In addition to our research interests in Medieval literature, Romanticism and Victorian literature, we have particular strengths in Renaissance literature, children’s literature, and early American literature and culture.
Though a comparatively recent academic discipline, children’s literature has become one of the fastest growing areas of research in literary study, drawing on intersecting fields such linguistics, psychology, and education. Research into children’s literature at NTU focuses on the genre’s extended history, looking back to its early eighteenth-century origins in order to examine the influence of religious, didactic writings on the formal characteristics of later, ostensibly more “child-friendly” works.
Early American literature
The study of colonial and revolutionary American literature is crucial to any attempt to understand the culture and politics of the contemporary United States. But the field also investigates broader questions and controversies that continue to shape the modern world as a whole, including the origins of the concept of race, debates over religious liberty, the relationship of citizenship and immigration, and indigenous opposition to environmentally destructive land use.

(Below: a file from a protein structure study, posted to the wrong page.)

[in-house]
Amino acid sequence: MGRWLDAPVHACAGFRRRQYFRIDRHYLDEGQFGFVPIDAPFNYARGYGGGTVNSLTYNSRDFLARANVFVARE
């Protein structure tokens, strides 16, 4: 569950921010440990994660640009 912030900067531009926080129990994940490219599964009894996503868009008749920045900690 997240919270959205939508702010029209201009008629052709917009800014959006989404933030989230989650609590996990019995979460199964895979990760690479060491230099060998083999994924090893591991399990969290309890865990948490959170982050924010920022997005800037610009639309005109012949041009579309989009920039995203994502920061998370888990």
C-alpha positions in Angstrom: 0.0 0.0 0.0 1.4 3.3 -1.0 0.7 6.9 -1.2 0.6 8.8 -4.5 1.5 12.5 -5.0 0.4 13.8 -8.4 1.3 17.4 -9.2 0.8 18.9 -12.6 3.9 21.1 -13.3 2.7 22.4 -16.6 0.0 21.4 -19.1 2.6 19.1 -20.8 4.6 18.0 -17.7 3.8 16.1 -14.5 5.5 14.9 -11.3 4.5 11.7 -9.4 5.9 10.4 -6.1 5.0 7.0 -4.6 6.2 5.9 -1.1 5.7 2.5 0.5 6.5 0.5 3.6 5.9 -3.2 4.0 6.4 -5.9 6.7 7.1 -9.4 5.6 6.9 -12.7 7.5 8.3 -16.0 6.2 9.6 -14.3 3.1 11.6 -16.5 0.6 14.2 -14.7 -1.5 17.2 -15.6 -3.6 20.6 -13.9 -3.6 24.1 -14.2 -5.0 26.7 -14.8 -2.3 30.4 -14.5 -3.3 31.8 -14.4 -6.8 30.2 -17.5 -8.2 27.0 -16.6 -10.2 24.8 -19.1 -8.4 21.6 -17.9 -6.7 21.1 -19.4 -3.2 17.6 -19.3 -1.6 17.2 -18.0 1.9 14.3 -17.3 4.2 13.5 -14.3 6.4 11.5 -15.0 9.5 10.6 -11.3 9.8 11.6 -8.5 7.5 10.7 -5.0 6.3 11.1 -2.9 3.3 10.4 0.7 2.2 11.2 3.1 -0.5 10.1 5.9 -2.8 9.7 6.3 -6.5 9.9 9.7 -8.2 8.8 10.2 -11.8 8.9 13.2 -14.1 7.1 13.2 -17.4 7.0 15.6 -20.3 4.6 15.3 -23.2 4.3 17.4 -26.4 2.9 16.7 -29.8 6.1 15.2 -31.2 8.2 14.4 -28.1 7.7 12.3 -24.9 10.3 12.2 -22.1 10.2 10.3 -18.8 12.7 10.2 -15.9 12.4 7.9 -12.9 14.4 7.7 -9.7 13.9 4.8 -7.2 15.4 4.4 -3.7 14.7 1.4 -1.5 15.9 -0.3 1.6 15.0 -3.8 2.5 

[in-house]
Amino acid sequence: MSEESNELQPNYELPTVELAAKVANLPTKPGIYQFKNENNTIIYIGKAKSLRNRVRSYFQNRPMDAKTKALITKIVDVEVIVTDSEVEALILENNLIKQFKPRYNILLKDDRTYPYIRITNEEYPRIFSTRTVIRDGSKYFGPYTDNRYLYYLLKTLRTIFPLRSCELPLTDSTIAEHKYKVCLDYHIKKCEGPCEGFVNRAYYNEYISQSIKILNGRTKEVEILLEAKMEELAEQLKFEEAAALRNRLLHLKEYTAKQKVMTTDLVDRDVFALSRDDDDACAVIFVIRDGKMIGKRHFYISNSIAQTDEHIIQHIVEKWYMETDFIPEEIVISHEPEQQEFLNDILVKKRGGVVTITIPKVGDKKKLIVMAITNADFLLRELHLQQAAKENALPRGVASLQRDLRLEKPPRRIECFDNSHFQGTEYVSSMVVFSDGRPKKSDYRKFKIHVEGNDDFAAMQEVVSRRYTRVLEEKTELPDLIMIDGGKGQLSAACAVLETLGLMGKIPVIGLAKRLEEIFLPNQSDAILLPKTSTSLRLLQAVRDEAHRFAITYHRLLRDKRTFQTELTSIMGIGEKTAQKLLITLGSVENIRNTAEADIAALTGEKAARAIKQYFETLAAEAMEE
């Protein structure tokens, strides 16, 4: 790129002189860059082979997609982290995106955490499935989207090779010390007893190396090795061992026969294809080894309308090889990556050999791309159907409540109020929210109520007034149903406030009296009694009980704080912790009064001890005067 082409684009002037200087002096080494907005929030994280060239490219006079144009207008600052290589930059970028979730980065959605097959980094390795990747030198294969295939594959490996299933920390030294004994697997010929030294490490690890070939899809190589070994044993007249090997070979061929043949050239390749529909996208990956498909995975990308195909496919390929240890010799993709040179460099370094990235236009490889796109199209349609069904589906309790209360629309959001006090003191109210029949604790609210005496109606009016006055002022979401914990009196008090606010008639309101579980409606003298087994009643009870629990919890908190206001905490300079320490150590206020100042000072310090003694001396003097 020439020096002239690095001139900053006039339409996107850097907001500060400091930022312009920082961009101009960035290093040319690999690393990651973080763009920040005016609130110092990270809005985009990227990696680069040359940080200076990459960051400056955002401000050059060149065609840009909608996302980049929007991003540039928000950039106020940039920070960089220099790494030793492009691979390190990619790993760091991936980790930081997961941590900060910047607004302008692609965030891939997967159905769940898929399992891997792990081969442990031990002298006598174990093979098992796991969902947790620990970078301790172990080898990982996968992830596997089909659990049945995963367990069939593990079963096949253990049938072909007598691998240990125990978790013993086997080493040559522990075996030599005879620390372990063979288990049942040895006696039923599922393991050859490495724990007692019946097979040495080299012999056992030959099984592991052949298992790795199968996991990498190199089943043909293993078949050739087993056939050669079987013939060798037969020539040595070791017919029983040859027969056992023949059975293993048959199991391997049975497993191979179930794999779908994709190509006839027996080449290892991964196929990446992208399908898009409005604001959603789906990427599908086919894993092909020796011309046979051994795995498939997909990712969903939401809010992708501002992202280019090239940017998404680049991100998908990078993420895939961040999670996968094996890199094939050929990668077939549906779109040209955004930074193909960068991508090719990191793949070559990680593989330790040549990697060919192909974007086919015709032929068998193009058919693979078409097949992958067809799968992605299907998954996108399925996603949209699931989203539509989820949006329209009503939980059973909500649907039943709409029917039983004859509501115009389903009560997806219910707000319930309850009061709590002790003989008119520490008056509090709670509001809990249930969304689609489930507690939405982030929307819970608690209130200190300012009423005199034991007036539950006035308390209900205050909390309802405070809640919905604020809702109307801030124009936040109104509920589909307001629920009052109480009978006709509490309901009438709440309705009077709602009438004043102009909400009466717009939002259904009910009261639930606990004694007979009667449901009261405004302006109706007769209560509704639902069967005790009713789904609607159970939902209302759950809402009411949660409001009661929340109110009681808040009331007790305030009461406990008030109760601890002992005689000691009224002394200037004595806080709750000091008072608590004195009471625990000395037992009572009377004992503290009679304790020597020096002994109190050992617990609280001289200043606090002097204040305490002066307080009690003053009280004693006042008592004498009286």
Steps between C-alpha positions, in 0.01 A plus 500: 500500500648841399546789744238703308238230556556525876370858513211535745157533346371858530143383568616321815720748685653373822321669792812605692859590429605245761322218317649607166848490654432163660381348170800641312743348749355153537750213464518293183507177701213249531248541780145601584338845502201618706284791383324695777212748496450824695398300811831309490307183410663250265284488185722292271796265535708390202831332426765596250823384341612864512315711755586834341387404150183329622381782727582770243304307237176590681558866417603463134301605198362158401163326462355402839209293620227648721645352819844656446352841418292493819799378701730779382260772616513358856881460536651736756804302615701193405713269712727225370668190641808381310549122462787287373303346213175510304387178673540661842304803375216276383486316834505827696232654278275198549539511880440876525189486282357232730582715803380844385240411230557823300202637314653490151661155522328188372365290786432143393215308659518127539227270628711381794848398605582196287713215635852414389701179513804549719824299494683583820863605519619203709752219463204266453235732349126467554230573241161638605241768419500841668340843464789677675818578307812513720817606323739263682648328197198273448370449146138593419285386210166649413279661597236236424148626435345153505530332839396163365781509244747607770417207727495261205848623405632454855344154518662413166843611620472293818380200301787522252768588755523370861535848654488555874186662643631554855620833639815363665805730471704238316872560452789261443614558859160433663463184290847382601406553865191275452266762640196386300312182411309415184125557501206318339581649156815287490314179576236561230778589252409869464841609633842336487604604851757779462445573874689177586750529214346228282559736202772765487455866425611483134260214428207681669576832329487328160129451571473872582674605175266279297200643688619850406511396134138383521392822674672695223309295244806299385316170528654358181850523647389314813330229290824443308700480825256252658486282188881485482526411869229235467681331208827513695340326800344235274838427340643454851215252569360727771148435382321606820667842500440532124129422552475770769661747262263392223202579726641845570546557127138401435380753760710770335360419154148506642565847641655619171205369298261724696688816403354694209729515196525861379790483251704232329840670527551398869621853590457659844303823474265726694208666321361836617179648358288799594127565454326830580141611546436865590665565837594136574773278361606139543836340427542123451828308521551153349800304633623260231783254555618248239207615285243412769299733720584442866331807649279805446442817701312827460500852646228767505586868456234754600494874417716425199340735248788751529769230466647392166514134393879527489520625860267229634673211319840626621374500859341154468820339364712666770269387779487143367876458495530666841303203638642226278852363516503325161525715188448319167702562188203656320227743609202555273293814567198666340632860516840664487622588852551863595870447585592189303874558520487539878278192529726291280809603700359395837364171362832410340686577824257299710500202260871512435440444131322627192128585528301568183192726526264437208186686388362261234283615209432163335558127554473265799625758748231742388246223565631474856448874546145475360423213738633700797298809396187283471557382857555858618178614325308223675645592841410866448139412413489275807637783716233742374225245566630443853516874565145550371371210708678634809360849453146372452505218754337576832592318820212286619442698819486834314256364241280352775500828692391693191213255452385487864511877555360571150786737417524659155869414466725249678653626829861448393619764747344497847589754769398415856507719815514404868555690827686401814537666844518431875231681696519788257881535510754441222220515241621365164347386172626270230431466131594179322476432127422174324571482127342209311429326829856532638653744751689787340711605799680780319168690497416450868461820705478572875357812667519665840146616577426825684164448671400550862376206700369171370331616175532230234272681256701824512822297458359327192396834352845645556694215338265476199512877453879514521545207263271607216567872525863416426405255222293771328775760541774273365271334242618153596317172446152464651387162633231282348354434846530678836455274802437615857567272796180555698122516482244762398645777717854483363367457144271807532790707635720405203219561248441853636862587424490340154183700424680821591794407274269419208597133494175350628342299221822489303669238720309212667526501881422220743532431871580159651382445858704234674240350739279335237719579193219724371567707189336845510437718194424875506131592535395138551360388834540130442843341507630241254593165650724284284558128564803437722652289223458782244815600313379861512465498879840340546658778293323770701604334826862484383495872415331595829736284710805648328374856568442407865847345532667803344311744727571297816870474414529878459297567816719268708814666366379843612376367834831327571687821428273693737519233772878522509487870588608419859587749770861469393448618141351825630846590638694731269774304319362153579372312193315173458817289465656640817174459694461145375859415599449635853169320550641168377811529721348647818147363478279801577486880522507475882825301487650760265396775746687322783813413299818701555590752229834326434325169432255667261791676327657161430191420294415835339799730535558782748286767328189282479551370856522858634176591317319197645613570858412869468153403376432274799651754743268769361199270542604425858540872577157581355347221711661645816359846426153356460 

Research into Renaissance literature at NTU focuses on how early modern historiography influenced the making and consumption of early modern English historical narratives in the fifteenth and sixteenth centuries. Jane Wong’s recent monograph, Dissent and Authority in Early Modern Ireland: the English Problem from Bale to Shakespeare (Routledge, 2019), examines the breakdown of political consensus in Elizabethan Ireland and its representations and provides an alternative framework for the study of Anglo-Irish relations in early modern literature.
Recent NTU English publications in Period Studies areas include The Aesthetics of Children’s Poetry: A Study of Children’s Verse in English (Routledge, 2017) co-edited by Katherine Wakely-Mulroney, Victorian Narratives of Failed Emigration: Settlers, Returnees, and Nineteenth-Century Literature in English (Routledge, 2016) by Tamara Wagner, and “Millennialism” a chapter by Christopher Trigg in New Histories of American Puritan Literature (Cambridge, 2020).
NTU English faculty have also published work in prominent journals such as American Literature and The Review of English Studies. Tamara Wagner’s latest study, The Victorian Baby in Print: Infancy, Infant Care, and Nineteenth-Century Popular Culture, is forthcoming in 2020.
|HL2001||Medieval Literature||Dr Katherine Hindley|
|HL2002||Renaissance Literature||Dr Jane Wong|
|HL2004||Sensibility and Romanticism||Dr Katherine Wakely-Mulroney|
|HL2005||Victorian Literature||Dr Tamara Wagner|
|HL2028||Nineteen-Century American Literature and Culture||Dr Christopher Trigg|